BY BRIAN JONES
COLUMBUS – The Columbus City Council held a special meeting August 10 to begin discussion of the FY16 budget.
Chief Operations Officer David Armstrong and Chief Financial Officer Milton Rawle briefed the council on revenues and projected expenditures, and said that the FY16 budget as of now includes a 3 percent pay raise for all city employees.
“This is the first of a few meetings we’ll have on this,” Armstrong said. “The process will culminate on Sept. 15. We have got to have a public hearing, which I tentatively have in mind for Sept. 8. At that date we will set the millage and discuss the budget. We are supposed to adopt the millage at that meeting, before we adopt the budget. That doesn’t really make any sense, but that’s the way the law requires us to do it. We have to wait for a week before we can adopt the budget.
“We’ve got some good news this year,” he said. “A mill for the city actually went up $13,000.”
Last year the value of a mill for the City of Columbus was $167,000. This year it is $180,000. By comparison, the value of a Lowndes County mill increased from $504,000 to $544,000. A city school mill increased from $198,000 to $207,000, and a county school mill went up from $331,000 to $332,000.
“That’s really good news, because it’s $1,000 higher than it was back in 2009-10,” Armstrong said. “We’ve been on the decrease. We also have goods news in that the school board has given us a reduction of $306,817 over last year. I haven’t figured the millage yet, but there’s no question that we’re going to have a millage reduction from the school board. What we do with that millage is subject to discussion.
“The not so good news is on the revenue side,” he said. “Revenue is fixed. We can’t do anything about that. We can’t say we’re going to bump it up $275,000. If you look at what we projected for FY15, we were pretty close. We projected $22,665,667. For next FY we’re projecting $23,360,625. That’s an increase of $694,957. If you just look at millage, the increase in a mill will give us like $393,000. If we put extra millage in there, we could get another $450,000, which would give us $843,000. We’re expecting a payment from KioR in this coming year, and we’ve got that on the revenue side at $330,000. One reason we’re not actually up that high is that, if you look at last year’s figure, we have $1,562,809 in proceeds from debt. This year we’re only projecting $275,000. So we’re actually down because we’re not financing. In a way that’s a good thing, because you don’t want your proceeds from debt to become too heavy. When I first came here 9 years ago we were financing about $3 million or $4 million in revenue from debt. That’s not a good source of revenue.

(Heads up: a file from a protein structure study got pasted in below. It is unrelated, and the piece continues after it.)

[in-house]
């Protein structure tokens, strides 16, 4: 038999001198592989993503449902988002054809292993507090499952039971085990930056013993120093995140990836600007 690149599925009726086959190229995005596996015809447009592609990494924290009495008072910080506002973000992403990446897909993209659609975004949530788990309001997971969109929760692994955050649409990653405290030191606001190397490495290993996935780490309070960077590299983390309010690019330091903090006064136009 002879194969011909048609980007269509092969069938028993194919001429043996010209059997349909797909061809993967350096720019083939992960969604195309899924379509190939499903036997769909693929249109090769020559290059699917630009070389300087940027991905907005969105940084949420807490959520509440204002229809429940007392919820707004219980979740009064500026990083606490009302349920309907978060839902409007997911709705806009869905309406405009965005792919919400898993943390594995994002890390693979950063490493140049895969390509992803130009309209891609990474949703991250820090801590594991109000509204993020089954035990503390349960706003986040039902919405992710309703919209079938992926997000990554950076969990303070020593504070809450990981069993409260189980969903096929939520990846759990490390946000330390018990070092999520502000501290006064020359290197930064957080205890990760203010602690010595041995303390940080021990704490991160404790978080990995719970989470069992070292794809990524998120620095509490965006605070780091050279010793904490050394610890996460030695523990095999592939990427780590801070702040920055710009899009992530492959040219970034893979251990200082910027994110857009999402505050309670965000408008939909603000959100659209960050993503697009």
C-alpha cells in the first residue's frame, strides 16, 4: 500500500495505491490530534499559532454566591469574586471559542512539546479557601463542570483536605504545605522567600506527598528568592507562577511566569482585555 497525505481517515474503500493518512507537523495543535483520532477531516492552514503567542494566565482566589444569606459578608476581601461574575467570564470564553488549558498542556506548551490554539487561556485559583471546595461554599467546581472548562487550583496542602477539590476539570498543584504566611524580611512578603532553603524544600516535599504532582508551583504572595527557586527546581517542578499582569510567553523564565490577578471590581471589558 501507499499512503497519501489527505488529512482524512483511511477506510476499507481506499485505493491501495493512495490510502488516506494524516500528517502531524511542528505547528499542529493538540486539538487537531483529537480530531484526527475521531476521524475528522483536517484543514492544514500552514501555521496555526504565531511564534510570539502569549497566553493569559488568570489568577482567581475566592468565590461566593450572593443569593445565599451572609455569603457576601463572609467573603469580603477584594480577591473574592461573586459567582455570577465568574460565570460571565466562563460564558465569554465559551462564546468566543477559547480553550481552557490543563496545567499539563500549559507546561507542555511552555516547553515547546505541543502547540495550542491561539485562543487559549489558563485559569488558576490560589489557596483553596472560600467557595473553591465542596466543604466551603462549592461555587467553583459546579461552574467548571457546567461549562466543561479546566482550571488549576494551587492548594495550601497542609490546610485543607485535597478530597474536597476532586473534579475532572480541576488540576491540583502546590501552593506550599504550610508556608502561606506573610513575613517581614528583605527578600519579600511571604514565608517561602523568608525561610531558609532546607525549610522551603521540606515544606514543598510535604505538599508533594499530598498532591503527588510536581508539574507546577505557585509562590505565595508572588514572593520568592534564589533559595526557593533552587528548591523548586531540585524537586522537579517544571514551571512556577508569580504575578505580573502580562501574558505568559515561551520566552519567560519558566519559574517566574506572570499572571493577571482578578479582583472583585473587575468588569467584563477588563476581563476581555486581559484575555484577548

“We are currently at a deficit of about $1.7 million,” Armstrong said. “We started out this process with over $4 million in deficit. We’ve worked that down to $1.7 million. We’re planning to do some financing, which will add revenue, and some cuts that will get us down to at least $220,000.”0